I admired the film as I watched it, which is always a pleasure, noting the craftsmanship, but I also loved the way Appaloosa crept up on me, working under the radar of my surface appreciation to worm its way into the deeper layers of my mind. Ha ha: "crept" is probably a good word, since some critics complained that the film was slow. I thought it simply "took its time", the time that it needed. Its pacing suited the material. The film's mood, in spite of intermittent bloody violence, is rather contemplative. Odd to say it, but it's sort of a Vermeer of a Western. Watching it, it seems a well-made but modest film, a small film--there are some "wide-open spaces" locations, but a lot of small interiors, and just a small cast of characters--but it lingers like a big film. It's like one of those pleasantly fruity tropical drinks that sort of sneaks up on you: you don't notice that you are becoming pleasantly inebriated but you are, the taste of it lingering.
I love the film, too, for its careful historical detail, in its design but also in the refreshingly faithful manner of the characters' speech. Their quaint phrases never make the characters seem stiff or remote, their talk merely reminds me, almost imperceptibly, that the story does not take place today. What I especially love, however, and what has lingered longest, are the quirky, memorable characters created by Ed Harris and Viggo Mortensen. I could watch those two act a scene for days. Who'd have thought they'd be so good together?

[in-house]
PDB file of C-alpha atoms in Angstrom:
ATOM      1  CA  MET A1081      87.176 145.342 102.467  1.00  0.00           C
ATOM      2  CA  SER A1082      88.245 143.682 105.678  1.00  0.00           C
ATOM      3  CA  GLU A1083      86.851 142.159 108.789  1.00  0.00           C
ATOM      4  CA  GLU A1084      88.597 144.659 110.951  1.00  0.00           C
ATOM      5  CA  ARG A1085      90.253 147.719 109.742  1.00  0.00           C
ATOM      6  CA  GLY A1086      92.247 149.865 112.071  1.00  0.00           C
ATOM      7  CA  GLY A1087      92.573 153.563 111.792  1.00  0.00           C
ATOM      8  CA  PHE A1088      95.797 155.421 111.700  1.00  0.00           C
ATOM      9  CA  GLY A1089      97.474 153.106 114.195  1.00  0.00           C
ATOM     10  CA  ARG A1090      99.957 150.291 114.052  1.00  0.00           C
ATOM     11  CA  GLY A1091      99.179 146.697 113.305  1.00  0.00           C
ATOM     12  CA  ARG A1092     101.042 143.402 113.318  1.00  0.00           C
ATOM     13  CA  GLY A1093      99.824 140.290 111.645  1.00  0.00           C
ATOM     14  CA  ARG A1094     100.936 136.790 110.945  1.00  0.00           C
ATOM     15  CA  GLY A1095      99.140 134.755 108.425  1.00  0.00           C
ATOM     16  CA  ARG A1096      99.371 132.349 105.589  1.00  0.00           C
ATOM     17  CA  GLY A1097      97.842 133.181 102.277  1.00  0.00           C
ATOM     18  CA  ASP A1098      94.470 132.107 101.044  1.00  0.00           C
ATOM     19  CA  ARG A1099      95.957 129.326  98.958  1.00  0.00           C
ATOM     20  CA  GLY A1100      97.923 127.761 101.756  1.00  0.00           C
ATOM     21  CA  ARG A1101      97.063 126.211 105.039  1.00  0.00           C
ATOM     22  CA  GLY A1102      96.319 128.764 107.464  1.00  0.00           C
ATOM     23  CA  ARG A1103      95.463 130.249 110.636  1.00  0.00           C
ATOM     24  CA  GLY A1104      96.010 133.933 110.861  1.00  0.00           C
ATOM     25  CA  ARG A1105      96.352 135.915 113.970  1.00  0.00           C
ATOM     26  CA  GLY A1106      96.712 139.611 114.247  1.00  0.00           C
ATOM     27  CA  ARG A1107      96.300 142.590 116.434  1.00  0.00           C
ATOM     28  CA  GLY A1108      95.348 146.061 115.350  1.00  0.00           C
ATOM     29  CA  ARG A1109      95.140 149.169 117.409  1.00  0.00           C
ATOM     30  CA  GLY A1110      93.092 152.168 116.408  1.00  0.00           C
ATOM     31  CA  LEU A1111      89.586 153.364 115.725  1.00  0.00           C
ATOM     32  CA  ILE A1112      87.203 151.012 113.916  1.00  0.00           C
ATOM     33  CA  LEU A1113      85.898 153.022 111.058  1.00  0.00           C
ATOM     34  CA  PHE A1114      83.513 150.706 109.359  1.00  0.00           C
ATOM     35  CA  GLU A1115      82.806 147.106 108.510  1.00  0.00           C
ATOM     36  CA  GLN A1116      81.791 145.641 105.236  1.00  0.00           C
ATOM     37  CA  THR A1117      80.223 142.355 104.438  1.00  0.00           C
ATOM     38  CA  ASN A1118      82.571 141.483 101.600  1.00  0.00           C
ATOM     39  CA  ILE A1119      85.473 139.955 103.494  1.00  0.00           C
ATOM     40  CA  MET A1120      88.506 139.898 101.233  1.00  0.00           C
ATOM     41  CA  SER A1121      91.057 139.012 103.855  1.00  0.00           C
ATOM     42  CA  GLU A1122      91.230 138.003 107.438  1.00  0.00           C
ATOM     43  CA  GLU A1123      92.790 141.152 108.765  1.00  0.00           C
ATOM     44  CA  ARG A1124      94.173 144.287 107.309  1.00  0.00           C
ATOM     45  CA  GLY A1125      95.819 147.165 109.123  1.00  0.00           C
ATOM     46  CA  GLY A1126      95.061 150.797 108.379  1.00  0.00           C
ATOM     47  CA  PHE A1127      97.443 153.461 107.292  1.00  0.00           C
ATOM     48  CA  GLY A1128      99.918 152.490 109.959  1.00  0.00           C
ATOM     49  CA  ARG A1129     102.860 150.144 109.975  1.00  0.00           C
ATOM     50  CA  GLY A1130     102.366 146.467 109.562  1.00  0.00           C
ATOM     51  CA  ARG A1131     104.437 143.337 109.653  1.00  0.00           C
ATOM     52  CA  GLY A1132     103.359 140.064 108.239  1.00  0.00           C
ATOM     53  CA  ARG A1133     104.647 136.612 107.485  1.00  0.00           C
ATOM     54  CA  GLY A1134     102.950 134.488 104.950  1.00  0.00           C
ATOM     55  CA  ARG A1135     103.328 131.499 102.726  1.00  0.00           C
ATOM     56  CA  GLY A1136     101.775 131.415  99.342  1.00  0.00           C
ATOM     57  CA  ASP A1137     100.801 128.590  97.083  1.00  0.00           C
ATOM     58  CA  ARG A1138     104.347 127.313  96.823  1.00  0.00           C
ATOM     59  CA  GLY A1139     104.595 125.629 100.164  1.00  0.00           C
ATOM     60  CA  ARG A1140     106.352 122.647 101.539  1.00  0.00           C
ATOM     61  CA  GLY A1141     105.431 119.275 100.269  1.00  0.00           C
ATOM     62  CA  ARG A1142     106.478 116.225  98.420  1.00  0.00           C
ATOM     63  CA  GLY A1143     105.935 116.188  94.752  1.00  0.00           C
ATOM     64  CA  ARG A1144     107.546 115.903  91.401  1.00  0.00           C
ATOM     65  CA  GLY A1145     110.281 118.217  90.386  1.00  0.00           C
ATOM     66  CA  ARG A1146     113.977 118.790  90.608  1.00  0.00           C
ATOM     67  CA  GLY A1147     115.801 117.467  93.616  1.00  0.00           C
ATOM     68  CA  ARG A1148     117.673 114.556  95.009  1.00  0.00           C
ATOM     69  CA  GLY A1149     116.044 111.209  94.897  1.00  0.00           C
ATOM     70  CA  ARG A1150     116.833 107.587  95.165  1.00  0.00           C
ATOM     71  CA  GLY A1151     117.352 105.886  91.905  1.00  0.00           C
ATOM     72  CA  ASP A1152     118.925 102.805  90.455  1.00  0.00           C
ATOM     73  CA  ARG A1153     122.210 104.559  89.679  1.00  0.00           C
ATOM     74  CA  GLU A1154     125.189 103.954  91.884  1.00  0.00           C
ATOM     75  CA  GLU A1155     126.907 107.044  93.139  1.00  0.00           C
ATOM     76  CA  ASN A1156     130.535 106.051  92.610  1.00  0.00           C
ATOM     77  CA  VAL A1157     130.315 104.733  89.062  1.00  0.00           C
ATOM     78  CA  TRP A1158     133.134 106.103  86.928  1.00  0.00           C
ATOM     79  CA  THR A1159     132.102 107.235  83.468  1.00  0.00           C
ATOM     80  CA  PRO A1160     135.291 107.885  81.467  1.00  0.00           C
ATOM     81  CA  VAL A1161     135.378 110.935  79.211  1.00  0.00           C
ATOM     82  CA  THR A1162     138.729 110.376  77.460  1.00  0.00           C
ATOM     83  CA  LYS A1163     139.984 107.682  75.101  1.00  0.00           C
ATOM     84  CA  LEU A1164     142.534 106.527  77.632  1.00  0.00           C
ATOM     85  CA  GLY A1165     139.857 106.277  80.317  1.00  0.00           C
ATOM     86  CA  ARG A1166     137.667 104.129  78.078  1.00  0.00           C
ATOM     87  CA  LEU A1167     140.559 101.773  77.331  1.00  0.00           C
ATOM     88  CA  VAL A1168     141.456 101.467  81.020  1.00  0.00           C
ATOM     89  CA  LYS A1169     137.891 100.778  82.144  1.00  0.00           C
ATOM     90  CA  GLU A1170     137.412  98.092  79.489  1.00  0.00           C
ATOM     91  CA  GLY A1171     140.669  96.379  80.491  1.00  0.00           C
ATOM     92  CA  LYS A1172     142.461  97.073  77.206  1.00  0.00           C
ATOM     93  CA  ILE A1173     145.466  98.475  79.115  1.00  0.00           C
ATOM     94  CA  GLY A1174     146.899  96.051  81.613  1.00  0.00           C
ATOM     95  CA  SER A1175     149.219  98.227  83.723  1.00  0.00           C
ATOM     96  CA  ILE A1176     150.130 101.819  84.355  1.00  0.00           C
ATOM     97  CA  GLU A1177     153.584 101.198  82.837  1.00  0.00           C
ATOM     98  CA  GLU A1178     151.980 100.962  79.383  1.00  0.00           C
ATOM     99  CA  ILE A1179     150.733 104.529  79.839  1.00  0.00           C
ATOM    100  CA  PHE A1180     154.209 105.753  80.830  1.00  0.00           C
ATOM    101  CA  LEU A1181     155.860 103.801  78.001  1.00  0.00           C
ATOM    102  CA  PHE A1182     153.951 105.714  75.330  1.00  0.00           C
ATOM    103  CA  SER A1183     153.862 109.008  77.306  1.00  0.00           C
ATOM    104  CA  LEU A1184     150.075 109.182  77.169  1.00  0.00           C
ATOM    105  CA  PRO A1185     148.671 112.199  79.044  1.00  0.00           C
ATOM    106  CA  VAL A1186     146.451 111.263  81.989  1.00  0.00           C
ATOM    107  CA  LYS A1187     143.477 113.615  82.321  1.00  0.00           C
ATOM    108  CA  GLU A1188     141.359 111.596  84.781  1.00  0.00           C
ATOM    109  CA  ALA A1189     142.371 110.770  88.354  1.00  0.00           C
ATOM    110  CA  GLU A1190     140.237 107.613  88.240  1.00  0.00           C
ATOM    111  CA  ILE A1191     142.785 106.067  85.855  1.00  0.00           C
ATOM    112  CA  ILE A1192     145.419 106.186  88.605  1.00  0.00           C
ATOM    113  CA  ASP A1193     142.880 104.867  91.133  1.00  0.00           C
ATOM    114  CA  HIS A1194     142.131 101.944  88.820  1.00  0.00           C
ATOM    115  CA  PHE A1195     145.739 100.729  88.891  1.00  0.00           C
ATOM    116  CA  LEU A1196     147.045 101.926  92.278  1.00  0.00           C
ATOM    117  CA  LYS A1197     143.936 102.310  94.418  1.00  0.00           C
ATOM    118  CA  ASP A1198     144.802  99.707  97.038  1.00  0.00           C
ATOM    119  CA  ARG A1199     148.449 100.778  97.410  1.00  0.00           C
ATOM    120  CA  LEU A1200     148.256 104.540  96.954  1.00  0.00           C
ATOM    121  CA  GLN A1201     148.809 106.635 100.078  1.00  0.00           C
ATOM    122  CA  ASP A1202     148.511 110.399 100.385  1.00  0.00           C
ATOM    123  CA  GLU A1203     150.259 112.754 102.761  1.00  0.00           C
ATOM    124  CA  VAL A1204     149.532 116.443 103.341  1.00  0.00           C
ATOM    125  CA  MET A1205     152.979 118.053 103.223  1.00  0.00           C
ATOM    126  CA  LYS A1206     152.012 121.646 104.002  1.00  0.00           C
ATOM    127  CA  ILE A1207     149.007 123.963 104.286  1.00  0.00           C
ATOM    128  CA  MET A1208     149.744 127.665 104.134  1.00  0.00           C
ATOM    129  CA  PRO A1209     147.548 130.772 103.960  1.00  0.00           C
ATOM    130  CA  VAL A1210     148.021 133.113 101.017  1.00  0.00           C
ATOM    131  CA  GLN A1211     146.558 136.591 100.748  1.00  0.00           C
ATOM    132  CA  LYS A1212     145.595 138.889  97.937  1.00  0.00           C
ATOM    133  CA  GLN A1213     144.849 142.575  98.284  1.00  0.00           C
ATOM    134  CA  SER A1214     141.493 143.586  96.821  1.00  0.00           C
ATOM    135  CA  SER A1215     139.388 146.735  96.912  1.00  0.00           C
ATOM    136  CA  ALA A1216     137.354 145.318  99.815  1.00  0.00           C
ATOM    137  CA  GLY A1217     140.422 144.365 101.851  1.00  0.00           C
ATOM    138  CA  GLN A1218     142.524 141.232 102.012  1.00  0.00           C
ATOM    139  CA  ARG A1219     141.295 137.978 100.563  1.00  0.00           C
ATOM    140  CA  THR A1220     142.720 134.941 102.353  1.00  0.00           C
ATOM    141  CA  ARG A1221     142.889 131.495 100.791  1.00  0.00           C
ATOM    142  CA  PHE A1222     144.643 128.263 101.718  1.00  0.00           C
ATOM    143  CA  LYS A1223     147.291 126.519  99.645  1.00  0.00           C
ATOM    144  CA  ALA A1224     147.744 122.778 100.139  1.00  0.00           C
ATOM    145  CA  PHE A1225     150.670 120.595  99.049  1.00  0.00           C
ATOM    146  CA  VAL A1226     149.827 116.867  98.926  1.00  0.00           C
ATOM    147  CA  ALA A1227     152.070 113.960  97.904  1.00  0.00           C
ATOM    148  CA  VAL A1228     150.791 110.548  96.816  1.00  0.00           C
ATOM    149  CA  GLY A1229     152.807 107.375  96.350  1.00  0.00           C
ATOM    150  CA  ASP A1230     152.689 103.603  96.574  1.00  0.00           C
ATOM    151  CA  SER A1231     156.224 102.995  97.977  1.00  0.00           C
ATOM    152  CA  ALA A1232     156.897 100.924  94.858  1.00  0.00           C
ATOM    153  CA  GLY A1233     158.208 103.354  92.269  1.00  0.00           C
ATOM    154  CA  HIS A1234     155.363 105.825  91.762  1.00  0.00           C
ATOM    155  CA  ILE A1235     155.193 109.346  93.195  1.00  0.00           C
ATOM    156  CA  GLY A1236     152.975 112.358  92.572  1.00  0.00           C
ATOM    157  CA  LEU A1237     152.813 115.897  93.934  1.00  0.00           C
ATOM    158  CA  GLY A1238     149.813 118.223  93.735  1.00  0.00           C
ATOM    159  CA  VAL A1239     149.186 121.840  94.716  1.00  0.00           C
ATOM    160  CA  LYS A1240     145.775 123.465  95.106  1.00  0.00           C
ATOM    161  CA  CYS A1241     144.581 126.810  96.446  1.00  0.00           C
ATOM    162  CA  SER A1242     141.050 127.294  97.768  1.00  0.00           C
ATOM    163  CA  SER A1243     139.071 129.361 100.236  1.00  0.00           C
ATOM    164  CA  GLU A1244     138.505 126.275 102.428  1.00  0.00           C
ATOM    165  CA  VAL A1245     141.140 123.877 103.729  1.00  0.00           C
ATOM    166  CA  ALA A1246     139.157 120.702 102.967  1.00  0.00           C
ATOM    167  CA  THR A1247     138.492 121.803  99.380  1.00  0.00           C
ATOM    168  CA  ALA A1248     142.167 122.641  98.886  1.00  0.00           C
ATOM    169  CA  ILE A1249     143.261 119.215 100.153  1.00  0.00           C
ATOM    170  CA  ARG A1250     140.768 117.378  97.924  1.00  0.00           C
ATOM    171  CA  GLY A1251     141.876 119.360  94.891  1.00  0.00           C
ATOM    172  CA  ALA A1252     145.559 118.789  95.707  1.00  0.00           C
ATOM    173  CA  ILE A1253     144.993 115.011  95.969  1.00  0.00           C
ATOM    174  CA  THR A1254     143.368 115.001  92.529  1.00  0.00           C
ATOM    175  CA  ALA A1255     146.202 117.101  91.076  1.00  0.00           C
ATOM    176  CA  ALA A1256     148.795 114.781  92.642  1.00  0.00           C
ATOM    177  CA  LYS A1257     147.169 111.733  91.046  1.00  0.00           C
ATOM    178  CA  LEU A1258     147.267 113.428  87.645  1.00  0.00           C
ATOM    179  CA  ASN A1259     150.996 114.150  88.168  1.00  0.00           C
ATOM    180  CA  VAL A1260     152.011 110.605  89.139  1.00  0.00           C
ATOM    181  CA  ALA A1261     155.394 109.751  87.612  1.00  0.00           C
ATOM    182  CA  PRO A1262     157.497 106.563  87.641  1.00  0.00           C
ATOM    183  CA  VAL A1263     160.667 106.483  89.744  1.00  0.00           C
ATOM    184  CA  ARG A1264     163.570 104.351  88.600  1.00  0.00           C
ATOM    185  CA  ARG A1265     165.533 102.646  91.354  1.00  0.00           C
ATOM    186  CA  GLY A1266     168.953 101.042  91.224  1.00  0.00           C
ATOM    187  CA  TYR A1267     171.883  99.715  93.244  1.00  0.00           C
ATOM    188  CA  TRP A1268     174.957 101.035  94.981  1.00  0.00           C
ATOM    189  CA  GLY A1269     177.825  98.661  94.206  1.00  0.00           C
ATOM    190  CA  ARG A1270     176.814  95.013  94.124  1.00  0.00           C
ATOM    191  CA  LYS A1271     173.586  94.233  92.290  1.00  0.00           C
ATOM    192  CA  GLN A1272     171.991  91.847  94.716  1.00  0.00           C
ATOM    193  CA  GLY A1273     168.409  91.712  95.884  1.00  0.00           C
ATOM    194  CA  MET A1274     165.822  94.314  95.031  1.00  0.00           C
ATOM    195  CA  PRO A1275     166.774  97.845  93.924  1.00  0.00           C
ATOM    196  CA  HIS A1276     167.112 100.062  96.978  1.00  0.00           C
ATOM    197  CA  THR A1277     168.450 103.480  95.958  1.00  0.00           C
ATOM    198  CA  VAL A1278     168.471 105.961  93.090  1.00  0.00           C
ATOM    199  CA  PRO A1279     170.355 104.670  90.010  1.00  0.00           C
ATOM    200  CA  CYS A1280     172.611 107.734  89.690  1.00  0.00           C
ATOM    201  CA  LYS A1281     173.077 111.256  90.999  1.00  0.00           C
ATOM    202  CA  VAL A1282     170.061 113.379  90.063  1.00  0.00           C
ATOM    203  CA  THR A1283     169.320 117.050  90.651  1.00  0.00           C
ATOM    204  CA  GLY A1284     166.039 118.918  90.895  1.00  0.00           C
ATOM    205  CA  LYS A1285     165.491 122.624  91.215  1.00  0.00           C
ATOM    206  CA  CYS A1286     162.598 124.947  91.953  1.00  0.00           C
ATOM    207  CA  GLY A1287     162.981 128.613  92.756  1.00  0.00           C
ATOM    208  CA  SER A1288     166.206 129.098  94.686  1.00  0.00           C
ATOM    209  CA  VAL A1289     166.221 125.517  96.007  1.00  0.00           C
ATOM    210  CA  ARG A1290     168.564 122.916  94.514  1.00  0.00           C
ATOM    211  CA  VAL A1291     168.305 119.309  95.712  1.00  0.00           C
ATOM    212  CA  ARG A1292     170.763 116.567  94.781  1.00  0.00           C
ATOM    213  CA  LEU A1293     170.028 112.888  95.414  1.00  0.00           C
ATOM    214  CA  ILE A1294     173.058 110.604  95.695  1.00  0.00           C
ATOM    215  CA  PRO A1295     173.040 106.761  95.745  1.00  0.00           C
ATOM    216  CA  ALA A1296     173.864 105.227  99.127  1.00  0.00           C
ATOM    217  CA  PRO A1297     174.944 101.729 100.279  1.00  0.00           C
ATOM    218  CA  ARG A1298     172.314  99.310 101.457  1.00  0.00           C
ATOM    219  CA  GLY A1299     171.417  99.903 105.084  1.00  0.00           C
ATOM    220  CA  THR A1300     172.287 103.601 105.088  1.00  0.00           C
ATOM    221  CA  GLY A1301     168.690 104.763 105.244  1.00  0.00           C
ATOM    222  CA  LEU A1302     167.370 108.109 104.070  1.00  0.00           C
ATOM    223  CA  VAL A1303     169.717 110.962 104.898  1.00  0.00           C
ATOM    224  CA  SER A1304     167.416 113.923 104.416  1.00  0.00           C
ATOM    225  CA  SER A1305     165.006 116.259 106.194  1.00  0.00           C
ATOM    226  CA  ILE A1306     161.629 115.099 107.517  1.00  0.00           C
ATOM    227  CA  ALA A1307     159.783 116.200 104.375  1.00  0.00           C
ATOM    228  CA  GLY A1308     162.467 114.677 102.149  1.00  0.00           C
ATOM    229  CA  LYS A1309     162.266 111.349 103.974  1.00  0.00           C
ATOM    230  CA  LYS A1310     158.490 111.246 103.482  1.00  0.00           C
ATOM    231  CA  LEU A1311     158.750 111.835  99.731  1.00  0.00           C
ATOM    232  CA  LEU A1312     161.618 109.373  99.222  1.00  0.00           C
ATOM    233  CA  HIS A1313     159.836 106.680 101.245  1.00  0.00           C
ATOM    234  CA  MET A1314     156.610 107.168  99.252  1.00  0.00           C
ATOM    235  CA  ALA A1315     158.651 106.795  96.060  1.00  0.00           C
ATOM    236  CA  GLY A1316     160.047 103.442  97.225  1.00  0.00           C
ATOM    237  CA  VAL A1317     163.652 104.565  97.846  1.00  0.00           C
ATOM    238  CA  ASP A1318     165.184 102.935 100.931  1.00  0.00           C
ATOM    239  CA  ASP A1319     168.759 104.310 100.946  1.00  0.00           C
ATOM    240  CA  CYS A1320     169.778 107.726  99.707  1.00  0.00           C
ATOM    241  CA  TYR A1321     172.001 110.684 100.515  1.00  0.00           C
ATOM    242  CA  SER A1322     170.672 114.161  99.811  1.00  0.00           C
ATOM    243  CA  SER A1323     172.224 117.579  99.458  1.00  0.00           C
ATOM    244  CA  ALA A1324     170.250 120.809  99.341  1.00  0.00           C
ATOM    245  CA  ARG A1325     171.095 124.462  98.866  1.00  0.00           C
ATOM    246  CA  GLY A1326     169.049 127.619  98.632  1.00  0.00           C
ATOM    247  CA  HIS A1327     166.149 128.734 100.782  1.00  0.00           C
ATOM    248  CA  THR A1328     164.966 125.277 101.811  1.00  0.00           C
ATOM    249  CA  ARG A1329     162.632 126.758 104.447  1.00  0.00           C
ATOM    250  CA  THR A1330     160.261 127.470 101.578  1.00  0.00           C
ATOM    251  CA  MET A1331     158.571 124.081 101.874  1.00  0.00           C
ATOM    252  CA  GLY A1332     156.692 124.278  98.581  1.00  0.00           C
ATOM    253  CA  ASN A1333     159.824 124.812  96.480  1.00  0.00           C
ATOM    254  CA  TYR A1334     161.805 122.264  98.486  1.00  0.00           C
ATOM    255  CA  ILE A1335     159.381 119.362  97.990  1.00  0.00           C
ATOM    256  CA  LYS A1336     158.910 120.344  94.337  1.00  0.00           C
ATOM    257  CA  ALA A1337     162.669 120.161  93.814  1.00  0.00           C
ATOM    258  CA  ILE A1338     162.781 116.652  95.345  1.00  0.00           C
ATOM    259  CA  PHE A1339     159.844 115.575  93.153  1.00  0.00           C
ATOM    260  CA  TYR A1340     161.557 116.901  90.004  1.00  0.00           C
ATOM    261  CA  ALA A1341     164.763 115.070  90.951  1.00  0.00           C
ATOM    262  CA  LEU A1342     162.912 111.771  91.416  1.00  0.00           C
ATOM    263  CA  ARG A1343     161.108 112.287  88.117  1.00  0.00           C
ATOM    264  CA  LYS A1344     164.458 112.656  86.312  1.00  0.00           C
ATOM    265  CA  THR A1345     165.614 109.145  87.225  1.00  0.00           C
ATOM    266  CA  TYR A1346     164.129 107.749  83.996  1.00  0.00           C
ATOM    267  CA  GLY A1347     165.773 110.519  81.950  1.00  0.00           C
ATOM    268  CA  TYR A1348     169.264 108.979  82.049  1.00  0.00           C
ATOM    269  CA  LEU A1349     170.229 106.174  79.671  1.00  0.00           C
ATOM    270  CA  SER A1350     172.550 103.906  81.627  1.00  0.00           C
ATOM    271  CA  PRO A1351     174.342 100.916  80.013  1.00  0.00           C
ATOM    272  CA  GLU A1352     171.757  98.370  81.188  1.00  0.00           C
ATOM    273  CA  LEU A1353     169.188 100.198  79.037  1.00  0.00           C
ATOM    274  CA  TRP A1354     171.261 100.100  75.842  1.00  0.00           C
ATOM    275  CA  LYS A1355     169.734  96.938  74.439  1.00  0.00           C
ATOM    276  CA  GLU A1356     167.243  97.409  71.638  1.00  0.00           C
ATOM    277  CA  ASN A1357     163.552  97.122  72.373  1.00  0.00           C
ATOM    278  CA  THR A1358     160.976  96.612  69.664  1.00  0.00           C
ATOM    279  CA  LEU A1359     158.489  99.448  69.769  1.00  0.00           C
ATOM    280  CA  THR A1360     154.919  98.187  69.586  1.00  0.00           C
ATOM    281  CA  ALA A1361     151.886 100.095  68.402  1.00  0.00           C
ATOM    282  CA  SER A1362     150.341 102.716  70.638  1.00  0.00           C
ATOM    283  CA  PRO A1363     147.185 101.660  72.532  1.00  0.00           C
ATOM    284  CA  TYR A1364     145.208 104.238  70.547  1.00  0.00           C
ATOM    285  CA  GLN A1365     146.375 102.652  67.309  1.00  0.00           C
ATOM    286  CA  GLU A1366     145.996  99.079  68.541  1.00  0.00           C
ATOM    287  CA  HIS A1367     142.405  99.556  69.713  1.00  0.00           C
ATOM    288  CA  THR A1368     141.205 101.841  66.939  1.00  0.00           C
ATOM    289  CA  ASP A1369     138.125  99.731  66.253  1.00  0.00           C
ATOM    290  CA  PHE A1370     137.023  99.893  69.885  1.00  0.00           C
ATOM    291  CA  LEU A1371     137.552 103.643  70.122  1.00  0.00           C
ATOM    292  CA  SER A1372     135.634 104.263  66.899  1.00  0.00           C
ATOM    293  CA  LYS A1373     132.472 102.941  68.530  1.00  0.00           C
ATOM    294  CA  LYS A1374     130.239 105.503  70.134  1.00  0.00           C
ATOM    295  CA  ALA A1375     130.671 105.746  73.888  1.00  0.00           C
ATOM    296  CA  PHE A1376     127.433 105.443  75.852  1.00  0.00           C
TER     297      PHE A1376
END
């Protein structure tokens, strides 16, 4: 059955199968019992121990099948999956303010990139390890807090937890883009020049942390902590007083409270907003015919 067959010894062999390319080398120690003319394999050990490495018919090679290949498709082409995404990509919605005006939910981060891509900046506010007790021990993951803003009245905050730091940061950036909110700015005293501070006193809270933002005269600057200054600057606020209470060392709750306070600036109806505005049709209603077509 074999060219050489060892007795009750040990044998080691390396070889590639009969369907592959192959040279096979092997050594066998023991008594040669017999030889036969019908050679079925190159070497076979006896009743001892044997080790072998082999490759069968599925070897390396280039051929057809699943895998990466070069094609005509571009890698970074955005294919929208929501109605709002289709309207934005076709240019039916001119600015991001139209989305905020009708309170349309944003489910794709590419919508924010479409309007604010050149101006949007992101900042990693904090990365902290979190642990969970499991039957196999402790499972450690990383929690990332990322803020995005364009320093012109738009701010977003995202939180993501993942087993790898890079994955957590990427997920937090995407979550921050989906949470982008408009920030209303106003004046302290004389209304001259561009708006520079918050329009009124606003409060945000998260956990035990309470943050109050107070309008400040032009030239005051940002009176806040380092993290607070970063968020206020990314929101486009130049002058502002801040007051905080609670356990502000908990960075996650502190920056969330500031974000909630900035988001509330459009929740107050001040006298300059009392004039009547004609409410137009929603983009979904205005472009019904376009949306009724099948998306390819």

I look forward to Appaloosa coming out on DVD, when I plan to watch it again. Who knows? Maybe I'll take the plunge and buy it.
2. Australia (saw it at the movies).
Baz Luhrmann - directorIMDB blurb: In northern Australia at the beginning of World War II, an English aristocrat inherits a cattle station the size of Maryland. When English cattle barons plot to take her land, she reluctantly joins forces with a rough-hewn stock-man to drive 2,000 head of cattle across hundreds of miles of the country's most unforgiving land, only to still face the bombing of Darwin, Australia, by the Japanese forces that had attacked Pearl Harbor only months earlier.